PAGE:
For instance, these anthropomorphic machines (some with “eyes”) are able to pick up a part and place it in a specific drop fixture. When a new part or task comes up on the schedule, the operator guides the robot’s “hands” (end effectors) through the new routine. The robot works with this basic instruction and refines it, taking physical obstructions and other environmental factors into account.
Still, to weld a rotating pipe actually doesn’t require a wide range of movement. The challenge is for the robot to weld, react, and make slight changes to its position and welding conditions on-the-fly. Now collaborative robotic systems have overcome these pipe welding challenges.
For instance, a spool-welding robot with 3 degrees of freedom can imitate the arm of the welder (see Figure 1). This machine (which falls into the “power and force limiting” category, as described in the sidebar) has safety sensors that ensure speed and force are always below the required thresholds. Violating any of these limits will trigger a safety-rated stop.
A pneumatic manipulator holds the welding arm in place. An operator can move the welding arm from joint to joint on the pipe or from one welding bay to another (using a large boom, as shown in Figure 2) by pressing a pneumatic button on the welding arm and roughly positioning the welding torch in the joint.
Once the arm is in place, the operator fine-tunes the starting point with a joystick, then, on a touchscreen human-machine interface (HMI), selects a predefined program for the pipe diameter and thickness. Based on this information, the machine automatically loads the right welding procedure and motion parameters, such as welding parameters, weld speed, and weave amplitude and frequency, for the weld pass. The operator then presses the start button, and welding begins. The total setup time for each joint is less than three minutes. With no light curtains surrounding the robot, the operator can stay close to the welding zone to monitor the progress.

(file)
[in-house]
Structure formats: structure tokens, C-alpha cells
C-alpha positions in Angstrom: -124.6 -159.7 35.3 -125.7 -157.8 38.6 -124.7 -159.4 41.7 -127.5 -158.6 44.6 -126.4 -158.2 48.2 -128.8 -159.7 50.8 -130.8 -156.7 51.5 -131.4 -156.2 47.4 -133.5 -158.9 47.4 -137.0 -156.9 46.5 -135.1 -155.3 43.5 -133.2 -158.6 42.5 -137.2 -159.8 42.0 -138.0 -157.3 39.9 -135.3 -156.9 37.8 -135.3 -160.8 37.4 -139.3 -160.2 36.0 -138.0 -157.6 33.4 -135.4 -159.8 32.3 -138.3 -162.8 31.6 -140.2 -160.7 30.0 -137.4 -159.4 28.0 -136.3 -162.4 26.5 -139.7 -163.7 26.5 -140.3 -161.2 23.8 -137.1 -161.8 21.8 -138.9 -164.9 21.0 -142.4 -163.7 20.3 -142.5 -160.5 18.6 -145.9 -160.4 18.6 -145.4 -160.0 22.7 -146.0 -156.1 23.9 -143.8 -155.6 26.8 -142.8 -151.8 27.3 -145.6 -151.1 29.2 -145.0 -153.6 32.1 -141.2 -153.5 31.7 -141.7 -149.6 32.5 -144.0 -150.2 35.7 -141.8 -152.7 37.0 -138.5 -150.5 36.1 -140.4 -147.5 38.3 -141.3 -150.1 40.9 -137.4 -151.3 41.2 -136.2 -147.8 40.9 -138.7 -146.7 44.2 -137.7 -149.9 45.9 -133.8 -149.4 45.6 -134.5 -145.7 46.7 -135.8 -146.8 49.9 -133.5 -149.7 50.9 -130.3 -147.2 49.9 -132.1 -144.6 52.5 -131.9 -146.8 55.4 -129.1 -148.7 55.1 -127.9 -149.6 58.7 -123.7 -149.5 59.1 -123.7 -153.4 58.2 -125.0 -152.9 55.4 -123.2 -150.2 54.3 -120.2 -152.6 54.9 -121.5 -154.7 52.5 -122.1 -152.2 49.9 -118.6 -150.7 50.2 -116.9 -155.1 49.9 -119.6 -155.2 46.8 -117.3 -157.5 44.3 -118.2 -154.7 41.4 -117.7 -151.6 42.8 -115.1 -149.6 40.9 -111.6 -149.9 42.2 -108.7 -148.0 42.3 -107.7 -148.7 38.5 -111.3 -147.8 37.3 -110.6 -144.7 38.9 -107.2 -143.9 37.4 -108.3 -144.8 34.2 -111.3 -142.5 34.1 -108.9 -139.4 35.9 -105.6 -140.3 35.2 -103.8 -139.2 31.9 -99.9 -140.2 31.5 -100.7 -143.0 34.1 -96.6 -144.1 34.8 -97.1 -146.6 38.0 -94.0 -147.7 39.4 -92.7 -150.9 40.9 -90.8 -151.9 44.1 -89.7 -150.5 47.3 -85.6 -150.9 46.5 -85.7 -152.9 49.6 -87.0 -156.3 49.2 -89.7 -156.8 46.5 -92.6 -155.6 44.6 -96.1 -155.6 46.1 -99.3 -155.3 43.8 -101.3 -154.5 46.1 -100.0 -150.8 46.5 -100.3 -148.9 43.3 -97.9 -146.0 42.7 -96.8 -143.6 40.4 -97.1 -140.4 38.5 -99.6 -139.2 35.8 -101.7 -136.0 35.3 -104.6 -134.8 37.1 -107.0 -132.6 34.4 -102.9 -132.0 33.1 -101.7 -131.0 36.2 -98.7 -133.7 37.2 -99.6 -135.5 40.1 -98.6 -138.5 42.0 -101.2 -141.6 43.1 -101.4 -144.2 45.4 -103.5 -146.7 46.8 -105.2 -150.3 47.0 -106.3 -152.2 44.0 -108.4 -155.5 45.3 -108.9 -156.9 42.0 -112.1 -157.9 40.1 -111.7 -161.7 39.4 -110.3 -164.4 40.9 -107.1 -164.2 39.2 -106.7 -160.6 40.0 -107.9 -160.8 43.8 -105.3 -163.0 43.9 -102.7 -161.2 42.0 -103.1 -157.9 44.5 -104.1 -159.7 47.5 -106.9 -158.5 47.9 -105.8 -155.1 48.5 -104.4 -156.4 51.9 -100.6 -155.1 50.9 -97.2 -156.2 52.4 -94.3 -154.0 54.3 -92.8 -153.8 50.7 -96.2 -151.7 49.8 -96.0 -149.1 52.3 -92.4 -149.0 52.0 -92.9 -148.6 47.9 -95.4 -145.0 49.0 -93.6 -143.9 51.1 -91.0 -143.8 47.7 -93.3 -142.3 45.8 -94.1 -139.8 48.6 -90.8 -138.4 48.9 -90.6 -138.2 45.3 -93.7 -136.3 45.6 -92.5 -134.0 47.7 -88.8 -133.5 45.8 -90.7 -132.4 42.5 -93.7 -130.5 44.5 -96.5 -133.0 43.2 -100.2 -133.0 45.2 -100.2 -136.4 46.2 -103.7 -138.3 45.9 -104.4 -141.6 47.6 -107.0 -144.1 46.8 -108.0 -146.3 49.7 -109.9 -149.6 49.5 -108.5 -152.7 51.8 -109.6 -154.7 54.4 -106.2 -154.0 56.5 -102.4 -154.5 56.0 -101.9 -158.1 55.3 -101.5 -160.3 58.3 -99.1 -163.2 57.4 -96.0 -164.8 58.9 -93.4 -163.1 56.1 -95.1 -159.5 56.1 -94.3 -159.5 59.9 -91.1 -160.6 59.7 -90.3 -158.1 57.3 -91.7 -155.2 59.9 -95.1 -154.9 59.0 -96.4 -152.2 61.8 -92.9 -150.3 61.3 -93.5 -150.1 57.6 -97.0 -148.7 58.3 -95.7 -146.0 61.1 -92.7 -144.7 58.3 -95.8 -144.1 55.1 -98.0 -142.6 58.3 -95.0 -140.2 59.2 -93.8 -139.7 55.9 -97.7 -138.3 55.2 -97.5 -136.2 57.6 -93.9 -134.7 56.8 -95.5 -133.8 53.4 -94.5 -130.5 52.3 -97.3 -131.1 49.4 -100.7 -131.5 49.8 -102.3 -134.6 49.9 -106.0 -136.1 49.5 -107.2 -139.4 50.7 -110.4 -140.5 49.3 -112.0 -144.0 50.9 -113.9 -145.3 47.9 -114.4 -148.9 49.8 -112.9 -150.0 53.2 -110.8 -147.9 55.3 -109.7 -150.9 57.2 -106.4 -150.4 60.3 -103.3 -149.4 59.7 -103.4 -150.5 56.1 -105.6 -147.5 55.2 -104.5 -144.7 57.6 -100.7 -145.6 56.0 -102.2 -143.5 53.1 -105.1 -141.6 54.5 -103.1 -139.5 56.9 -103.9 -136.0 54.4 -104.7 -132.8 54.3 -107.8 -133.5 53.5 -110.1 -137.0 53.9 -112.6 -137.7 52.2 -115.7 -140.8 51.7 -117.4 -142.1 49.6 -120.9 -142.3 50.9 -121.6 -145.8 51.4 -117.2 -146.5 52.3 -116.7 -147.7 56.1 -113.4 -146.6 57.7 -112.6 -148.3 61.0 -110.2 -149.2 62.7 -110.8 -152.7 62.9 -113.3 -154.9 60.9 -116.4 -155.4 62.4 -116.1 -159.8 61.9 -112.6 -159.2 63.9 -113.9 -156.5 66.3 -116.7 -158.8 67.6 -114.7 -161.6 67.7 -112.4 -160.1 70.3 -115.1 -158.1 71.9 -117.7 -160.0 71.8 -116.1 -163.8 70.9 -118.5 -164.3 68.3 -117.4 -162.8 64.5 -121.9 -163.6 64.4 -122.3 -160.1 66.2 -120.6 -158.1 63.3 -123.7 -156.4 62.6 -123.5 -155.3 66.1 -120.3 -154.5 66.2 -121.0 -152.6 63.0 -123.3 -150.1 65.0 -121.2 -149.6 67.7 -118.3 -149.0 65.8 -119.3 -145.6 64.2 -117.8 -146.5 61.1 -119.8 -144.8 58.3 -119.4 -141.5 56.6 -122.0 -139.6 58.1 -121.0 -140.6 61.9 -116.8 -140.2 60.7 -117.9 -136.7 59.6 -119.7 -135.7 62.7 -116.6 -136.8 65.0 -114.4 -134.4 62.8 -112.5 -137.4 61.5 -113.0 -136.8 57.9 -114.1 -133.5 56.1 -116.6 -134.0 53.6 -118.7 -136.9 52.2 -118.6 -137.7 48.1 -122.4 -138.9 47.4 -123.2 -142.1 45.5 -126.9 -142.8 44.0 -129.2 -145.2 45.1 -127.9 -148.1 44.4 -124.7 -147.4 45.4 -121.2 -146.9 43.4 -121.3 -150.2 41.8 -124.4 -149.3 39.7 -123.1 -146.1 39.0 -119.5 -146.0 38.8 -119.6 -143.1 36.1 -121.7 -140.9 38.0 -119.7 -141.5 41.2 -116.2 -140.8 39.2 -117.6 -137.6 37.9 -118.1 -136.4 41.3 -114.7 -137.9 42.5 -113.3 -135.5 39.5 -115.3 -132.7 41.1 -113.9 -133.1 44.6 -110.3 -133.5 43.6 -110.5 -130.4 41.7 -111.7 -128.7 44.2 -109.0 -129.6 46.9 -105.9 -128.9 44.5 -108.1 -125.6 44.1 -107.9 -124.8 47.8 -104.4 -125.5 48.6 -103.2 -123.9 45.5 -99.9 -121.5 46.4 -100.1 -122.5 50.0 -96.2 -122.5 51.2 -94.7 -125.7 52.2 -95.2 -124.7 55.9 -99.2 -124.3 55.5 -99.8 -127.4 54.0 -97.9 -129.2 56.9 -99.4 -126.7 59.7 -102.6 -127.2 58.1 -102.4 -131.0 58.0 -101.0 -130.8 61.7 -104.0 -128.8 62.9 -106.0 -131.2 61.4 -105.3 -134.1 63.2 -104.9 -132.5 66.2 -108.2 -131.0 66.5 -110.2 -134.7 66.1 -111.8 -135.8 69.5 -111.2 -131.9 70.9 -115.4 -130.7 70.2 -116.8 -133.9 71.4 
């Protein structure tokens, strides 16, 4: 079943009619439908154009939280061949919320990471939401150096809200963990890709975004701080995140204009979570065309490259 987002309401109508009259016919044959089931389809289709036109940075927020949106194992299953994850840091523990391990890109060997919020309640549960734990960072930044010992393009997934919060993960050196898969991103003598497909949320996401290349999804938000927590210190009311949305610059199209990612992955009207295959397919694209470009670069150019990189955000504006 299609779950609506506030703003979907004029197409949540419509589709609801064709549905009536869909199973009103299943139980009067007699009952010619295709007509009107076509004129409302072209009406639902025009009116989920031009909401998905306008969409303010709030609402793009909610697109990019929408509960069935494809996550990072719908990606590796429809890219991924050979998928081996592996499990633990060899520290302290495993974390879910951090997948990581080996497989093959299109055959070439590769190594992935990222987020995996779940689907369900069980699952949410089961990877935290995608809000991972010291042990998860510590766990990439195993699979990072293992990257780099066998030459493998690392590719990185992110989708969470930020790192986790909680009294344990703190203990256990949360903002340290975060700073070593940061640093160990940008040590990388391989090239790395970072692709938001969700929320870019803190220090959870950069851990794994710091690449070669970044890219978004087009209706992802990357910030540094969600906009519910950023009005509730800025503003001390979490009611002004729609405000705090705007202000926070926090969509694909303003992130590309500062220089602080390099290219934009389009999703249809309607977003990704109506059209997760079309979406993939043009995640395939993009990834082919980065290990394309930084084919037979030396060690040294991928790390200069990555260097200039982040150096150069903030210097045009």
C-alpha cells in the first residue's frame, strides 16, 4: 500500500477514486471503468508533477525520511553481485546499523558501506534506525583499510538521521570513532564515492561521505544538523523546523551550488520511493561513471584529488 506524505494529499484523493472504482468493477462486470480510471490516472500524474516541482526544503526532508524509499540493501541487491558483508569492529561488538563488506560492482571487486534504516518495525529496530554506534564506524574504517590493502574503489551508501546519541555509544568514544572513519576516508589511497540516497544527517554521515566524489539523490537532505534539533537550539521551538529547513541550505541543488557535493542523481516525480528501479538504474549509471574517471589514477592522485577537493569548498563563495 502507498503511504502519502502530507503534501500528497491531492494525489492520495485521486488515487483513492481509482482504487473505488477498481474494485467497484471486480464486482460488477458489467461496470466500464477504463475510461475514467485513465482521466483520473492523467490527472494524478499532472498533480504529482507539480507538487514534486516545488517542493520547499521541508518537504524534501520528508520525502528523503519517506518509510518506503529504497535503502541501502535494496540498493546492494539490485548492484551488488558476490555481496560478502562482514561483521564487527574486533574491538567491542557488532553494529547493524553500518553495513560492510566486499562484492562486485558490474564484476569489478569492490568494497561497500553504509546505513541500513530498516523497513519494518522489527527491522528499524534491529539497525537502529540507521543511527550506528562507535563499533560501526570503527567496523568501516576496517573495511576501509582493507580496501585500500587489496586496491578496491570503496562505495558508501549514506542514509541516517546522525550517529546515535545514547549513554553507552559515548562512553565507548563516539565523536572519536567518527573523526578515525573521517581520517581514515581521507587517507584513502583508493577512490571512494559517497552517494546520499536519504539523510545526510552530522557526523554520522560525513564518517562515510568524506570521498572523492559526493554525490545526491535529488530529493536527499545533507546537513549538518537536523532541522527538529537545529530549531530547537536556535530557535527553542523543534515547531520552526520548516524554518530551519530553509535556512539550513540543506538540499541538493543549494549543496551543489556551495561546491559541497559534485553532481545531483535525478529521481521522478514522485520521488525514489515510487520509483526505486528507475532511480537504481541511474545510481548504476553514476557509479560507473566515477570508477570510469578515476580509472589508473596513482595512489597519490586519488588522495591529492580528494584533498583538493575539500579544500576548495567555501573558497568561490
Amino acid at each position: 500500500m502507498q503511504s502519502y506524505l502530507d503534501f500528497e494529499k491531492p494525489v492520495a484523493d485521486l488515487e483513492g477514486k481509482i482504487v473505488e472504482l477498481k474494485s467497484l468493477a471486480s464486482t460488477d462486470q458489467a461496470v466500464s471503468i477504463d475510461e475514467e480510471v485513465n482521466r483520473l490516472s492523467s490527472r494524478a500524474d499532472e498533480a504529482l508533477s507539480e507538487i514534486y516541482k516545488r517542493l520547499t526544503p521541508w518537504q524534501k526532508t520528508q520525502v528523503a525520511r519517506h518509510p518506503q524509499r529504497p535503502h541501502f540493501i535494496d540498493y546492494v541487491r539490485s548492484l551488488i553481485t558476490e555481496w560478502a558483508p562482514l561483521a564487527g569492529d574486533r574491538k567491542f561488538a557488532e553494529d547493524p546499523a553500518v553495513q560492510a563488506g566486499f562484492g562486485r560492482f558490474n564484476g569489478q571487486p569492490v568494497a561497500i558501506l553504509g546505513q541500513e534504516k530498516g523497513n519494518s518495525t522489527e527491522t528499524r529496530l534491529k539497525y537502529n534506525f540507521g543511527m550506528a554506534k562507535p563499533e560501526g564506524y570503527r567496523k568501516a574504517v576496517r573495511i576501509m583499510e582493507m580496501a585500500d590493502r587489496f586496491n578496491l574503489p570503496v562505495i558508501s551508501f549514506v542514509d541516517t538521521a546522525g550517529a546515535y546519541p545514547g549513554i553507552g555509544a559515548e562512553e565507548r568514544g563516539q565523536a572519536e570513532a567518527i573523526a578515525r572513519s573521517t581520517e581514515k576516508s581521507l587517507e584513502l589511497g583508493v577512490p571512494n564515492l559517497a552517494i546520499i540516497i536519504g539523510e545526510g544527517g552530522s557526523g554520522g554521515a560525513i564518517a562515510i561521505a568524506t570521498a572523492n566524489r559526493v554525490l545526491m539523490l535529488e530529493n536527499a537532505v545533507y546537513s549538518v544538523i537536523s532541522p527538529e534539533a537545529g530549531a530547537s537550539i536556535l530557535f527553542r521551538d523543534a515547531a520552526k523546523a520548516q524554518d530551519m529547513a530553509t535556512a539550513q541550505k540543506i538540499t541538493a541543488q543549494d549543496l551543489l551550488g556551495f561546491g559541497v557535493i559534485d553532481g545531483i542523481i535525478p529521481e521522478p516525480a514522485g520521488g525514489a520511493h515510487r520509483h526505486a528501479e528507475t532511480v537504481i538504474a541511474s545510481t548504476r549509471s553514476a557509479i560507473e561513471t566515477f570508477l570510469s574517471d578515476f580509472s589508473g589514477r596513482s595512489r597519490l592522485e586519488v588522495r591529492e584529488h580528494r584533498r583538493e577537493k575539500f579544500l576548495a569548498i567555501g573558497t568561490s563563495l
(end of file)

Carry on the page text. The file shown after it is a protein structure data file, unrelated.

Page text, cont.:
In the preprogrammed welding procedure mode, once the robot completes one pass in the joint, the operator presses the “next” button on the pendant and loads the new set of weld and motion parameters for the next pass. This way, the operator can weld continuously from root pass to cap pass.
The system automatically handles fine adjustments that require precision or speed, such as height control and seam tracking. Using a 2-D laser camera, the machine discerns the torch-to-pipe distance and horizontal position. This information is then fed back to the main controller, which instructs servomotors to maintain a consistent torch height and position in the middle of the joint. Closed-loop controls are designed to ensure precise stick-out and seam position accuracy.
Collaborative Robots and Operator Skill
A good welder knows what makes a quality weld, reads the joint during welding, and, perhaps most significant, has the muscle memory to guide the welding torch on the right path. For many, that muscle memory can take months or even years to develop, and it may be a significant contributing factor to the skilled-welder shortage.
Collaborative robotics tackles the skilled-welder shortage in a new way. A collaborative spool-welding robot with a relatively inexperienced operator can produce the same volume of work as several highly skilled people welding pipe manually.
However, the inexperienced operator isn’t just a machine tender that initiates the process and moves workpieces in and out of the robot cell. He also observes what’s happening in front of him. He’s engaged in welding and the overall pipe fabrication process. He isn’t just pushing buttons and moving parts.